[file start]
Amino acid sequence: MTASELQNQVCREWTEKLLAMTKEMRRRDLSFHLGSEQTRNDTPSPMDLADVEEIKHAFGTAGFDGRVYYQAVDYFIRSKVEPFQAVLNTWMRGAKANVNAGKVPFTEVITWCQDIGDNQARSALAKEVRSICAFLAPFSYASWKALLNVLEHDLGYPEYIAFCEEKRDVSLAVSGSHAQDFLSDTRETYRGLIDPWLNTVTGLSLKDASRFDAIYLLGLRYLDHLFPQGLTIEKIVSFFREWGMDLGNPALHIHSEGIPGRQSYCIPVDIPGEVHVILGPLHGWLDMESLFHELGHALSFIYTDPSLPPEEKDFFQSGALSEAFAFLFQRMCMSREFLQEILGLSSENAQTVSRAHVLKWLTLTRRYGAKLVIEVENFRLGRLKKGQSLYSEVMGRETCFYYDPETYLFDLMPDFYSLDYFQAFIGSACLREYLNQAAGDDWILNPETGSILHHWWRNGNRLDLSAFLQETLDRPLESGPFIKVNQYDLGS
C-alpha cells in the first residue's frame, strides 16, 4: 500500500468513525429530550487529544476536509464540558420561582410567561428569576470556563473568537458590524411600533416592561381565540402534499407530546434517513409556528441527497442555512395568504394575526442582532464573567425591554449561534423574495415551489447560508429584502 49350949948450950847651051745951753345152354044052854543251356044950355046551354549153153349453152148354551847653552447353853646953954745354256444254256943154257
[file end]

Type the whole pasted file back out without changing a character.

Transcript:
Amino acid sequence: MTASELQNQVCREWTEKLLAMTKEMRRRDLSFHLGSEQTRNDTPSPMDLADVEEIKHAFGTAGFDGRVYYQAVDYFIRSKVEPFQAVLNTWMRGAKANVNAGKVPFTEVITWCQDIGDNQARSALAKEVRSICAFLAPFSYASWKALLNVLEHDLGYPEYIAFCEEKRDVSLAVSGSHAQDFLSDTRETYRGLIDPWLNTVTGLSLKDASRFDAIYLLGLRYLDHLFPQGLTIEKIVSFFREWGMDLGNPALHIHSEGIPGRQSYCIPVDIPGEVHVILGPLHGWLDMESLFHELGHALSFIYTDPSLPPEEKDFFQSGALSEAFAFLFQRMCMSREFLQEILGLSSENAQTVSRAHVLKWLTLTRRYGAKLVIEVENFRLGRLKKGQSLYSEVMGRETCFYYDPETYLFDLMPDFYSLDYFQAFIGSACLREYLNQAAGDDWILNPETGSILHHWWRNGNRLDLSAFLQETLDRPLESGPFIKVNQYDLGS
C-alpha cells in the first residue's frame, strides 16, 4: 500500500468513525429530550487529544476536509464540558420561582410567561428569576470556563473568537458590524411600533416592561381565540402534499407530546434517513409556528441527497442555512395568504394575526442582532464573567425591554449561534423574495415551489447560508429584502 49350949948450950847651051745951753345152354044052854543251356044950355046551354549153153349453152148354551847653552447353853646953954745354256444254256943154257